Between Battleground and Fairground: British Espionage Fiction and the Post-War City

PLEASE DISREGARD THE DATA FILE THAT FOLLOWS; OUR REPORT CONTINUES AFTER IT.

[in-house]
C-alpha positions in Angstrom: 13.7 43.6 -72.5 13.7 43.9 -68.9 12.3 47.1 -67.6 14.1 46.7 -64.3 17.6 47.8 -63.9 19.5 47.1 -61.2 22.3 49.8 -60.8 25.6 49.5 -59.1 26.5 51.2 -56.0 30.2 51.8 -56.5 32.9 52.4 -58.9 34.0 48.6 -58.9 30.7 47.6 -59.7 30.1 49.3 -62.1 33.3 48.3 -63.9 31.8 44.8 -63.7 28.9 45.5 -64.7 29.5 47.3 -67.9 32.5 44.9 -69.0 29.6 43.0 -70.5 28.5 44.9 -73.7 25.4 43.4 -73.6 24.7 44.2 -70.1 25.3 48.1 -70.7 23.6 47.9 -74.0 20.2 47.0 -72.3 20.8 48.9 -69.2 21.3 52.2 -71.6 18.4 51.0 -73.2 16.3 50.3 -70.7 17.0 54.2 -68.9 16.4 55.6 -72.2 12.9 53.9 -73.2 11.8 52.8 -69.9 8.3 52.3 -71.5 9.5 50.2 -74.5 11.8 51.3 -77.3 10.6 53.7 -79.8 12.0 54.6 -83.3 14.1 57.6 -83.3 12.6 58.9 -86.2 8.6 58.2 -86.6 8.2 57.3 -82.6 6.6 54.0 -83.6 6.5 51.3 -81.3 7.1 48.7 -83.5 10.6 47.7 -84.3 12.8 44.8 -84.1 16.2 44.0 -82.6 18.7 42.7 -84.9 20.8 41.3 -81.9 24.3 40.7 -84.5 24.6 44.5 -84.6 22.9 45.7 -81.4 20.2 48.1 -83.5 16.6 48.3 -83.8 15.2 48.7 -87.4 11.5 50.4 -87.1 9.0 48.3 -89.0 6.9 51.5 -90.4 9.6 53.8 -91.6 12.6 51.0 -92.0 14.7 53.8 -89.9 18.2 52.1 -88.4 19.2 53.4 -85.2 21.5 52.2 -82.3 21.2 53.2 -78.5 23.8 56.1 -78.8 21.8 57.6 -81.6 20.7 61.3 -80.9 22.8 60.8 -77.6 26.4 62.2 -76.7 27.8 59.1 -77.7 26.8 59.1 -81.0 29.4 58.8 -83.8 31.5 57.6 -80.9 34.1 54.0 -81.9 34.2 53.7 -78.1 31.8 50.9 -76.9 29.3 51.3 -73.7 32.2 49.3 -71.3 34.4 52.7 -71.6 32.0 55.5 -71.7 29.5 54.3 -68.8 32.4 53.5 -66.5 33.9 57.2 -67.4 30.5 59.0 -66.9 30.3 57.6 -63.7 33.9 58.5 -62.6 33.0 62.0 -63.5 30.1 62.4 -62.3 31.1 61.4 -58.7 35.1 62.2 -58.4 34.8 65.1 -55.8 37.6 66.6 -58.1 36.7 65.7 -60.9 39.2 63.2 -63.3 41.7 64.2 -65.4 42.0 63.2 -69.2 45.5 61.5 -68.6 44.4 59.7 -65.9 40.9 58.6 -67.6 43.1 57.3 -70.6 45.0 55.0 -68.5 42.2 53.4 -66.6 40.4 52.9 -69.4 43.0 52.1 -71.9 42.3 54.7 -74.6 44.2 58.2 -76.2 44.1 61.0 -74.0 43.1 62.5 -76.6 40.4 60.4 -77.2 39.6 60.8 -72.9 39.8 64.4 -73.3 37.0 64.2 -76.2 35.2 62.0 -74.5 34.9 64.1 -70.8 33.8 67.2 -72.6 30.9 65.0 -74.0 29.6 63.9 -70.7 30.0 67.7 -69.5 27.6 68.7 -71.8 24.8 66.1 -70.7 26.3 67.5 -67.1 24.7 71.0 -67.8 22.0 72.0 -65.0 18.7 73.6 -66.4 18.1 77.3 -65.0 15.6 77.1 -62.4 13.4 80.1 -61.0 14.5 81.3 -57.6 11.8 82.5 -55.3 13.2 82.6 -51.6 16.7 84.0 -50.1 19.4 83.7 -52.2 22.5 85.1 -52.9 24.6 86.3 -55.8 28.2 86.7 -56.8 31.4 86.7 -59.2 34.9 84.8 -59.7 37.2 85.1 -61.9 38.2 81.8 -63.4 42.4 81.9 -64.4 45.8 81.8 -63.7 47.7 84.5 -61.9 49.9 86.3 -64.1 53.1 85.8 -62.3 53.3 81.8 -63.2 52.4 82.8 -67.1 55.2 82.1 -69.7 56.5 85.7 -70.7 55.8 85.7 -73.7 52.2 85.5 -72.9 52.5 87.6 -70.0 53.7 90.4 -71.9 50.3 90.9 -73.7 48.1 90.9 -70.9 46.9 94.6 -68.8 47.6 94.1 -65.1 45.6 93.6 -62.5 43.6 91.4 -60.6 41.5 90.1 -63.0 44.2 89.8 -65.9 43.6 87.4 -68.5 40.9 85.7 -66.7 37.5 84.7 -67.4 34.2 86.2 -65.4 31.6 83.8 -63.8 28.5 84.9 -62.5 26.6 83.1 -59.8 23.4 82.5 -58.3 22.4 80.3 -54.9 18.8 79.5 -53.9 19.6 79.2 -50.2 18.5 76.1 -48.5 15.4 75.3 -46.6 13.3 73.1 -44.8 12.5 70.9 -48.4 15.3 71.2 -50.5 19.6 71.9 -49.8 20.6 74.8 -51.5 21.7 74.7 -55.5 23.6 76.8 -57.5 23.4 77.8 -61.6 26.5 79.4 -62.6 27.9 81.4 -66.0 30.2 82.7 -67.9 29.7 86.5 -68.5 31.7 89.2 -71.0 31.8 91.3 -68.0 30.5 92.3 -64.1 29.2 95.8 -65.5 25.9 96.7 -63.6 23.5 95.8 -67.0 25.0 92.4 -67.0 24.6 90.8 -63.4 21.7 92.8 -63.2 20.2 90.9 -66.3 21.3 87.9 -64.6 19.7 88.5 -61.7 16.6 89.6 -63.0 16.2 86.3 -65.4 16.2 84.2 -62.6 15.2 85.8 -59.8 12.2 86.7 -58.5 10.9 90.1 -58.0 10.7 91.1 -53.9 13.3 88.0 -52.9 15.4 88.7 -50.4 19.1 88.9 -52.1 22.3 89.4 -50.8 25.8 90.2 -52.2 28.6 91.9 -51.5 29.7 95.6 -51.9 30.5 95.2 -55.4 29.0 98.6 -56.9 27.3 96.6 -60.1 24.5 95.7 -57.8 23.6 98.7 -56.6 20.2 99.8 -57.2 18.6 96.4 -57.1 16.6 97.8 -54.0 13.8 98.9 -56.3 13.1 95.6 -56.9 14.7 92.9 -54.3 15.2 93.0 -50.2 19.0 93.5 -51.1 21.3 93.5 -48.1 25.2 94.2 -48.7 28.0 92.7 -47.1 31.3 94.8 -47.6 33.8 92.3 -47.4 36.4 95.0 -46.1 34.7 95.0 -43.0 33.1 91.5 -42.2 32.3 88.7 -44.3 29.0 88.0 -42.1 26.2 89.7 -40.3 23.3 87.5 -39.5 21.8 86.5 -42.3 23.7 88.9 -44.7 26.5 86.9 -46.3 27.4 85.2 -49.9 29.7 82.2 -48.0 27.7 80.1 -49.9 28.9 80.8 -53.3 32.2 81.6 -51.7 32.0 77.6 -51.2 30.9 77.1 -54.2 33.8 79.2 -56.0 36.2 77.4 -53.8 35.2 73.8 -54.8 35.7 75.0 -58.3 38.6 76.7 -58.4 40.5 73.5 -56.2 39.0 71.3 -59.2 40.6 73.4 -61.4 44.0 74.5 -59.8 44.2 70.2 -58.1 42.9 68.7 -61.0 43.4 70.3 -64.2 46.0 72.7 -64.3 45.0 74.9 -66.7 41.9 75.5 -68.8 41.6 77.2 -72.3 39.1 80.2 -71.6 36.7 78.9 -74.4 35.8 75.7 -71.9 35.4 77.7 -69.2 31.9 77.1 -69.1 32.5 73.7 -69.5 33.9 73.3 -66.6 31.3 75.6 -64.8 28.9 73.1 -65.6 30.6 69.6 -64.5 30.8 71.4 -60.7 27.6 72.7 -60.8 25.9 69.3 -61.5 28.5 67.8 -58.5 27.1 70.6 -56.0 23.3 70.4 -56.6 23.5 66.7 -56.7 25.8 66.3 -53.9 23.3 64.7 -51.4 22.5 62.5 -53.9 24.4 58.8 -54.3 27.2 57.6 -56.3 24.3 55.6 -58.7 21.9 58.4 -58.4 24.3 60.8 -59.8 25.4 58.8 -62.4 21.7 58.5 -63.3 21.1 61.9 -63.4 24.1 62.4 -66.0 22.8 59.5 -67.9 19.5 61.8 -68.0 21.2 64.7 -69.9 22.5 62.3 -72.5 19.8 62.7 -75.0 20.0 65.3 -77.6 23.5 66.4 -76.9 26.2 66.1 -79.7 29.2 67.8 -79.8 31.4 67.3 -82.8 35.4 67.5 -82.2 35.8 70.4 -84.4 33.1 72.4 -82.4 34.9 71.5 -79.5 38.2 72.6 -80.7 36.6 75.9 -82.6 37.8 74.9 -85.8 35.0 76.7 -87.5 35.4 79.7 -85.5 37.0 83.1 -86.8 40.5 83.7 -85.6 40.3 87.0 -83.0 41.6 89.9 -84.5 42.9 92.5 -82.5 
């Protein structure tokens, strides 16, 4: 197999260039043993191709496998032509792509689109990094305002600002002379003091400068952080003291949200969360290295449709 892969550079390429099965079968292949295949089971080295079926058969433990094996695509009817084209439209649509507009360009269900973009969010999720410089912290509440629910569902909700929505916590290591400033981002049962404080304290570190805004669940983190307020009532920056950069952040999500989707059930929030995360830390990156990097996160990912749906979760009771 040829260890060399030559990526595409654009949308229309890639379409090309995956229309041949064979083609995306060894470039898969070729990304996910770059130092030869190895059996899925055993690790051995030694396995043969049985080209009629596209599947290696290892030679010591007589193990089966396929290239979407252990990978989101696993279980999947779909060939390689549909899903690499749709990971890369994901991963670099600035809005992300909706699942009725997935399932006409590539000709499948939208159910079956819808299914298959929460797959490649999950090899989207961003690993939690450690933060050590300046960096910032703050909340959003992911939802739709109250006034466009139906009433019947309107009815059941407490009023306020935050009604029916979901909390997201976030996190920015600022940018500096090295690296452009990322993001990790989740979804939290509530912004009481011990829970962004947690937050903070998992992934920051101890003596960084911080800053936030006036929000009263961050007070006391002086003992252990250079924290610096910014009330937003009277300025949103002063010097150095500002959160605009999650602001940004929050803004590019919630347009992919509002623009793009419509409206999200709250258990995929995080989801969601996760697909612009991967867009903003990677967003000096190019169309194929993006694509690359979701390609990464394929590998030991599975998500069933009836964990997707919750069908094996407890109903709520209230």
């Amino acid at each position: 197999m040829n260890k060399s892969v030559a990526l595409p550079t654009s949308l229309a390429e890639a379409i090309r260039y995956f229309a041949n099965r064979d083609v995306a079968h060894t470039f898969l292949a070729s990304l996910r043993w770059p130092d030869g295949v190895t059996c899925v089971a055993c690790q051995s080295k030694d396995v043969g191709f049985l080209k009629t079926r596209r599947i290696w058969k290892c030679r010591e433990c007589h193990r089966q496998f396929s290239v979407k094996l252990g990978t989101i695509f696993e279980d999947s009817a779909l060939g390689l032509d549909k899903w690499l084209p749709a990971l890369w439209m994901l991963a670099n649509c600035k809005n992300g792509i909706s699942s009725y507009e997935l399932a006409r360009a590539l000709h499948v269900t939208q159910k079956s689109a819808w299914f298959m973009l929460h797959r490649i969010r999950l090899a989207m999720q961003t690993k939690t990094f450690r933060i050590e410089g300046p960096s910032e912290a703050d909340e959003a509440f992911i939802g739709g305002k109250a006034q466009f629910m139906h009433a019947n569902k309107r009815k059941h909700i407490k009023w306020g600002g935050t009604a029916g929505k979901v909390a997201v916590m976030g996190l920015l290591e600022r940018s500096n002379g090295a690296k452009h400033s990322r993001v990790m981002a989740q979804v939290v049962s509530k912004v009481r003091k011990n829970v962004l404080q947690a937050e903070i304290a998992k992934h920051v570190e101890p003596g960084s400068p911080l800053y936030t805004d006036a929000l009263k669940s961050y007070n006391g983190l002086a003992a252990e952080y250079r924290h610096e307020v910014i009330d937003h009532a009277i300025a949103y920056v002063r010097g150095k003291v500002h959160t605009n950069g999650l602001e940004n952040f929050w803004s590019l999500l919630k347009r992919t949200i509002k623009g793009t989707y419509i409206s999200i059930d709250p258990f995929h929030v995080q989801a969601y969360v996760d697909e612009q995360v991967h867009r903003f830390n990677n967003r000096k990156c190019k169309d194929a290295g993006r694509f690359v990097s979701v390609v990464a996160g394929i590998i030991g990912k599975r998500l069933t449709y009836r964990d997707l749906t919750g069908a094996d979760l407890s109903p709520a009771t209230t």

Like Vienna, Berlin, or Bonn, London matters in espionage fiction. The city is always a centre of operations in the spy novels of Ian Fleming, Graham Greene, Len Deighton, and John le Carré but, crucially, the representation of London varies greatly between each author, reflecting not only the subjective experiences of their characters but also their own experiences of the city across successive decades. London’s importance is a reflection of how espionage fiction is concerned typically with the representation of urban environments; scenes of a rural nature, such as when Bond travels to Kent in Goldfinger (1959), or the trip ‘Harry’ makes to confront Dalby in his Chiddingfold home in The IPCRESS File (1962), are rare and used in conjunction with or in contrast to a focus on urban space. Instead, spies often operate exclusively within city spaces, indicative of the city’s status as a centre of intrigue and as an arena for clandestine activity. London in particular is most often the nerve centre for each of the Secret Service operations in post-war spy fiction, from Fleming’s Universal Exports through to Deighton’s W.O.O.C.(P) and le Carré’s Circus, a status that secures the city’s place in espionage fiction and demands its continued defence. This process of identification that links cities with secret services also serves to make them representative of the nation in which they are situated, illustrated by the way in which the names of capital cities are used as euphemisms for intelligence organisations. For instance, spies often refer to their orders coming from ‘London’ or ‘Moscow’; in this instance the city acts as a metonymic signifier of sovereign authority, embodying the governmental and ideological values of the nation in a seemingly singular yet imagined form.1 The fixity with which spies refer to the city is at odds with its constructed composition; the Second World War and the period of post-war redevelopment that followed, perhaps more than any other time in London’s modern history, illustrates how nothing in the city is ever permanent or inviolable.